Most people who aren't marketers think of marketing as "getting your name out there". That if you want more customers, then you just need to tell more people about your product or service.
This assumes two things:
1. That as soon as people hear about you, they'll just "get it" and immediately understand the benefits of your product.
2. That the decision to buy is an easy one that doesn't involve too much thought.
If you sell an impulse-buy, like cupcakes, chocolate bars or jewellery, those assumptions are probably correct. So a marketing strategy that focuses on promotion (or "getting your name out there") is probably correct.
However, for most businesses I work with, at least one of these assumptions is wrong.
How long does it take to buy from you?
This sounds like an easy question. But, it actually has 3 different answers depending on what you want to do with the information.
You might be talking about elapsed time, accrued time or your welcome window. Here's the meaning of each time-period and when you should use it in your marketing strategy.
Last month I posted about how to do your own strategic marketing. It's not an easy process which is why most ambitious business owners get a consultant in.
I've worked with a lot of businesses who have worked with a consultant before me. But many tell me they've not been very impressed with the results. The reason is invariably because the consultant was thinking tactically and not strategically. For example, they were focusing only their area of expertise such as social media or PR.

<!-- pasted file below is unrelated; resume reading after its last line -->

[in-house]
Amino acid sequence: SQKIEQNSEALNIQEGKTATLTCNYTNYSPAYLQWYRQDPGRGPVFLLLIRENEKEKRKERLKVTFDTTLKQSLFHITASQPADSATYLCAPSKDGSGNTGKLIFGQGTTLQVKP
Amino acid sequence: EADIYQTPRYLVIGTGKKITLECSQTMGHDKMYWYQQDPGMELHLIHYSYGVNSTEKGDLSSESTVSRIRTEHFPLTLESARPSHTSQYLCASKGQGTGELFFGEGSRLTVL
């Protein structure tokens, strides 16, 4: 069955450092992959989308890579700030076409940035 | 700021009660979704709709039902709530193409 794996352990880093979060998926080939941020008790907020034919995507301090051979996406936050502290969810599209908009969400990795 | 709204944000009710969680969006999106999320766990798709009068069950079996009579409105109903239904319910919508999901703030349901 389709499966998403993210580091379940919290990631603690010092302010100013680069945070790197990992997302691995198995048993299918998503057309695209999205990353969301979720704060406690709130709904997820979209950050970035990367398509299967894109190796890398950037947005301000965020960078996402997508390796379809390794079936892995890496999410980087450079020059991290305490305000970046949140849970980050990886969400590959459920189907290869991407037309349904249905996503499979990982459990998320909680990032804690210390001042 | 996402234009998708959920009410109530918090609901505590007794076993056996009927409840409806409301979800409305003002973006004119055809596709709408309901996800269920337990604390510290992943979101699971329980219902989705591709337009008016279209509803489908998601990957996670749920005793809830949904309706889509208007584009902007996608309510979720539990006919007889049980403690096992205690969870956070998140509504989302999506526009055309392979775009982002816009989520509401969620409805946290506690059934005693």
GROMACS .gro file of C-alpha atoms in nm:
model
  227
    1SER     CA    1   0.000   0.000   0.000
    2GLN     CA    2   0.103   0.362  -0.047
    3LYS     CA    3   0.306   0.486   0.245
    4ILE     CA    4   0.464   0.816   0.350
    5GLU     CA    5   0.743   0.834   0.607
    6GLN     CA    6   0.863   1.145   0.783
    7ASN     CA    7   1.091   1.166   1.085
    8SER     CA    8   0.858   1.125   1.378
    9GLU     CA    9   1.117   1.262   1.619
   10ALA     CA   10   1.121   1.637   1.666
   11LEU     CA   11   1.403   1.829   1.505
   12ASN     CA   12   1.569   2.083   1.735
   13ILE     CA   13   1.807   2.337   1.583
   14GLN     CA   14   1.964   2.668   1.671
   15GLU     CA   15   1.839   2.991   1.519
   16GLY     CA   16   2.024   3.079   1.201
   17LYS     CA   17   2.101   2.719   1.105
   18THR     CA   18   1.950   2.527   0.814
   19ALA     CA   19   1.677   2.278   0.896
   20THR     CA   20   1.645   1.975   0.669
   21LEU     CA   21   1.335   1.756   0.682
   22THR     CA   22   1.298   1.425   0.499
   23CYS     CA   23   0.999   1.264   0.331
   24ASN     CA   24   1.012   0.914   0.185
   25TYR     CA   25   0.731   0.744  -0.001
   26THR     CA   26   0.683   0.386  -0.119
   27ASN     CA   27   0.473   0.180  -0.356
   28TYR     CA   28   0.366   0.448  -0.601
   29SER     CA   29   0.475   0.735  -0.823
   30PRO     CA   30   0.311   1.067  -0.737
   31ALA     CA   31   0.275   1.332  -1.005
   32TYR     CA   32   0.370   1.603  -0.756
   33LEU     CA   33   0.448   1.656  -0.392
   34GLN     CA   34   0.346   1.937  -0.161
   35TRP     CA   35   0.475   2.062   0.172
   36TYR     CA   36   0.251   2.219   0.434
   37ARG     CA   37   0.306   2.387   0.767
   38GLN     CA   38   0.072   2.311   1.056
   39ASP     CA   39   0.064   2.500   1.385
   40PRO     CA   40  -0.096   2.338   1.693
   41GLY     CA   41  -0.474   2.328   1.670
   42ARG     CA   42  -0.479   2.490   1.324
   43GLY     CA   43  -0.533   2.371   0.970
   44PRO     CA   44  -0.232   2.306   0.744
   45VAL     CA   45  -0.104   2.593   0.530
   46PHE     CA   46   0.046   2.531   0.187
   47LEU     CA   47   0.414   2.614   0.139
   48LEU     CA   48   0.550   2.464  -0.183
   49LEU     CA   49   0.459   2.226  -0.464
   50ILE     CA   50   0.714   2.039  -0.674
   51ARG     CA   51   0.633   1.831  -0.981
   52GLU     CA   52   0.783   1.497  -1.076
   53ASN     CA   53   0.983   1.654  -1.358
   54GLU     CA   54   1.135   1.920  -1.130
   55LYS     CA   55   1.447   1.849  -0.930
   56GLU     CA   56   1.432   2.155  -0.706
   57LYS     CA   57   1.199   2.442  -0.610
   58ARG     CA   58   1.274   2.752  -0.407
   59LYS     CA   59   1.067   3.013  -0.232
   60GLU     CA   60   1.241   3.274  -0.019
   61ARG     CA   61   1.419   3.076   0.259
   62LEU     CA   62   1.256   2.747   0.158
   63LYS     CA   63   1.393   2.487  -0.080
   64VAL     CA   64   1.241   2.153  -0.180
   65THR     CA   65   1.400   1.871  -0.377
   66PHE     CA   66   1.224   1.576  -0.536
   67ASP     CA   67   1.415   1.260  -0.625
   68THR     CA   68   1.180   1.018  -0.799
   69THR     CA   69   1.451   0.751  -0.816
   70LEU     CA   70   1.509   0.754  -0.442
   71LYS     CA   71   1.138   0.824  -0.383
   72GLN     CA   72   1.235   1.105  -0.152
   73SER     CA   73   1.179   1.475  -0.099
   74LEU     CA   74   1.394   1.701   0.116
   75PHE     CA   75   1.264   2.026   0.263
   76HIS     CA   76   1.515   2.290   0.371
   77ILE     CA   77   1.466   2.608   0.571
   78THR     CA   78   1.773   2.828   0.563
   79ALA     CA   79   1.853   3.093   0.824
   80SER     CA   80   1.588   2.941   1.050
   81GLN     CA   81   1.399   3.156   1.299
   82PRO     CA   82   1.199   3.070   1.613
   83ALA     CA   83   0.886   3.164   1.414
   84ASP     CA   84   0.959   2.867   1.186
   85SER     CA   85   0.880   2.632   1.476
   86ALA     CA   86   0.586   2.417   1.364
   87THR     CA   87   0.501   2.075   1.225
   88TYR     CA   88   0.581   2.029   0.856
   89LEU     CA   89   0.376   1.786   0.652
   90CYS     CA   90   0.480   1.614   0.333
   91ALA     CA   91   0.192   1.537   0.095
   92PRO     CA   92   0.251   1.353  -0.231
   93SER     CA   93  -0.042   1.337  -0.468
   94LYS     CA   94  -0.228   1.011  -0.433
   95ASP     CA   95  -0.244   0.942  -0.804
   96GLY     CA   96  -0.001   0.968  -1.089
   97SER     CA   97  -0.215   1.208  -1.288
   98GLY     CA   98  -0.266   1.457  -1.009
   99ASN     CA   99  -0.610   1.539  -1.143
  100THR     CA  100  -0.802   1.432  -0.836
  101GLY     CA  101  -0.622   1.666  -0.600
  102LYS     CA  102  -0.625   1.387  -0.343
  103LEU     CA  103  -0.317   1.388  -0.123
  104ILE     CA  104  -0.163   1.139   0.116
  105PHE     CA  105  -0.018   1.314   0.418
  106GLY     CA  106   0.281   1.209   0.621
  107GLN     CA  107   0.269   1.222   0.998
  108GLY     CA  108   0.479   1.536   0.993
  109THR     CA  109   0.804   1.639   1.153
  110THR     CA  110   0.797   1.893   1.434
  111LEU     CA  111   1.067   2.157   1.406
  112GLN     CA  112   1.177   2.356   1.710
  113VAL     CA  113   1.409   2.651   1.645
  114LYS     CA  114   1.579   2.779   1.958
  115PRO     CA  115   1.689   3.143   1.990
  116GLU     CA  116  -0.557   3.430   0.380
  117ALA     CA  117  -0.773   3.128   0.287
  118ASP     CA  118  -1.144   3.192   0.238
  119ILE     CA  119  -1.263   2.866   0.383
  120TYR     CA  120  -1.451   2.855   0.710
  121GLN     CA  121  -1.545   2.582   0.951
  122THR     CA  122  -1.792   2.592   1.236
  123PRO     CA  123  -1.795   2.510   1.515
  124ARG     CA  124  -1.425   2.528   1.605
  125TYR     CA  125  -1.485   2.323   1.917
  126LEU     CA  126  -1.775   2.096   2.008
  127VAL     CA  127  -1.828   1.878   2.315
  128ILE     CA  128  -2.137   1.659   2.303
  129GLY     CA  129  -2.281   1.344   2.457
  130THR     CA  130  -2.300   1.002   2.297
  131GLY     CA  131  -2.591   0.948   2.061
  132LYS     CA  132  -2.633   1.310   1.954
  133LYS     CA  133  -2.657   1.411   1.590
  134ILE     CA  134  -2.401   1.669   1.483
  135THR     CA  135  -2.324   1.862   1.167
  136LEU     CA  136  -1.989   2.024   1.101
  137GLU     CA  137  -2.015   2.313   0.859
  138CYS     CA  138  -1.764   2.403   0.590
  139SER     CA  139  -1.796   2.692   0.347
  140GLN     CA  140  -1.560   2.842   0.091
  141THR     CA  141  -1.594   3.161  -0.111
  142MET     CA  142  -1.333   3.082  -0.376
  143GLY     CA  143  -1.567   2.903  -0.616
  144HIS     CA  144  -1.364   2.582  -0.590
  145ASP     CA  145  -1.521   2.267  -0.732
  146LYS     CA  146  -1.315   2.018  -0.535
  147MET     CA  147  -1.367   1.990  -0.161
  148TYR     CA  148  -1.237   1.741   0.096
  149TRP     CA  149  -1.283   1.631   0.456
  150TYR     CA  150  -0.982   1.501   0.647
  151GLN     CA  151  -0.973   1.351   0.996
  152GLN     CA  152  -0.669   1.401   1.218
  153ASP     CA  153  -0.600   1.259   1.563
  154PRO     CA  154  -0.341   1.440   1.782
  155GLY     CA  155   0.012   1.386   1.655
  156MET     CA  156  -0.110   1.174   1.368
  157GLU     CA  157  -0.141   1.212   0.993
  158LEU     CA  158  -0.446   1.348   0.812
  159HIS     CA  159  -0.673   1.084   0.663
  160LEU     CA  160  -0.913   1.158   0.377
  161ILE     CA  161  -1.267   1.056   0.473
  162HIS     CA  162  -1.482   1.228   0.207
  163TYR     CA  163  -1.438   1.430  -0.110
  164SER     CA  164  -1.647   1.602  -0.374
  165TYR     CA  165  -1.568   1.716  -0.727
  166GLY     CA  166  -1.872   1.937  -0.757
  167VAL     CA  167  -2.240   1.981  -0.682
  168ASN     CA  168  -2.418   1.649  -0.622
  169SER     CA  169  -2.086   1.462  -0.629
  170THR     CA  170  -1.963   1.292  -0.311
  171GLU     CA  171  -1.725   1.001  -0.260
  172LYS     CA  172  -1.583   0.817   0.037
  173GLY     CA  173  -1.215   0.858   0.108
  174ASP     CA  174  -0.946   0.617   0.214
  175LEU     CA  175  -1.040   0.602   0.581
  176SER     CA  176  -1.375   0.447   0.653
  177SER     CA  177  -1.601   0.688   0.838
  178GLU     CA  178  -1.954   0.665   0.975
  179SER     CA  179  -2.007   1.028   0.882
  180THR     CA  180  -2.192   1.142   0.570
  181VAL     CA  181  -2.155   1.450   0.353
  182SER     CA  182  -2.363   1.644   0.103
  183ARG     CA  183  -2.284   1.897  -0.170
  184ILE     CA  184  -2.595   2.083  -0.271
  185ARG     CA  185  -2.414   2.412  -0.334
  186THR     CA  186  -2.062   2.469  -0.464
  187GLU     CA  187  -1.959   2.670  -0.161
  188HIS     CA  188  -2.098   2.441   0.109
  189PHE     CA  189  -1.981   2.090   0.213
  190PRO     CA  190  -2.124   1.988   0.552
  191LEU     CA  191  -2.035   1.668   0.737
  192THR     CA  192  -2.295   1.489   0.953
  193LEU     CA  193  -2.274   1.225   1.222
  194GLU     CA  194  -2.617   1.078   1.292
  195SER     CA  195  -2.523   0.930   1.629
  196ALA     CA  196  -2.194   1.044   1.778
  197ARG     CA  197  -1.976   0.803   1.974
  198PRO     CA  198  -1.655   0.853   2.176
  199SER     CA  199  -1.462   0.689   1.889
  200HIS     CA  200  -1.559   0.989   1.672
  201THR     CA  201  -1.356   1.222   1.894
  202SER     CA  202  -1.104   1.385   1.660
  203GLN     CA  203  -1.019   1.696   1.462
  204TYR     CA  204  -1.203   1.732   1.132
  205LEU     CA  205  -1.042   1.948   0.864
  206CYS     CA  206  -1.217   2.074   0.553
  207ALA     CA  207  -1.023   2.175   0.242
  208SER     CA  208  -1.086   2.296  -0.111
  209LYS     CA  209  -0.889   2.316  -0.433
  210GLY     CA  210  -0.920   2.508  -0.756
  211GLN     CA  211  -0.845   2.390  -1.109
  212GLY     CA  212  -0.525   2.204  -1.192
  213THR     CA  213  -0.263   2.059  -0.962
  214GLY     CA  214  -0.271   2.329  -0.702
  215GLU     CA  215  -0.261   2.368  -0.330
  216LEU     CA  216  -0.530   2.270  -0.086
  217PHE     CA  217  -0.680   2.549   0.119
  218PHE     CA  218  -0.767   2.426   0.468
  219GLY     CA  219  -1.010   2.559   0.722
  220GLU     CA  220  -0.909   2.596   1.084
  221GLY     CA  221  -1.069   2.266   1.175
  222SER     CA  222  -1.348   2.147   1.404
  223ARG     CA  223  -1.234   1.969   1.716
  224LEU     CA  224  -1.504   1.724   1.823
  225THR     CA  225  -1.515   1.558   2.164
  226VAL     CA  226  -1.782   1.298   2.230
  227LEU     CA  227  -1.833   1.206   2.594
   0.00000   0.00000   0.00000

Unless you know what to look for, this can be difficult to spot. The impact might not be felt until it's too late, when a lot time and money has been spent.
I'm writing this list in the hope that my clients will keep me accountable to it. If I'm doing one of these things then my standards are slipping and I don't want that to happen. So hold me to it!
Here are the signs to look for:
"I need to work out what my 'killer message' is".
The myth of the "one killer message" still runs deep across a lot of business advice, especially online. And if you sells something that would be considered an impulse purchase, then it might be true that you could create one emotive message that would compel people to buy on a whim.
However, most of the businesses I work with do not sell impulse buys. In fact, more often than not, they sell things at the other end of the buying spectrum: "considered purchases". If your customers will take their time to think about their decision before they buy then you sell a considered purchase. And your customers will therefore need a number of different messages to convince them to buy.
That's not to say that marketing messages are no important - on the contrary! Creating and honing marketing messages is always a valuable strategic marketing exercise. That's why I've picked out a few of my favourite blogs on the subject from my archive and from the Watertight Marketing blog.
Today I'm going to show you exactly what I do as a strategic marketing consultant. I’m going to share the 6 steps that I would take you through in creating a robust marketing strategy. If you do all this then you won’t need to spend a penny on a consultant like me.
But why on earth would I do this? Am I trying to put myself out of business? Far from it!
I’m prepared to bet that the kind of ambitious business owner I’d like to work with will take one look at this and say, “That’s an awful lot of work Ros, I don’t have the time and besides, I need an outside perspective to do this effectively. Why don’t we talk?”
So, here’s your complete guide to doing your own strategic marketing. If you find you can't or don’t want to do this alone - do give me a call.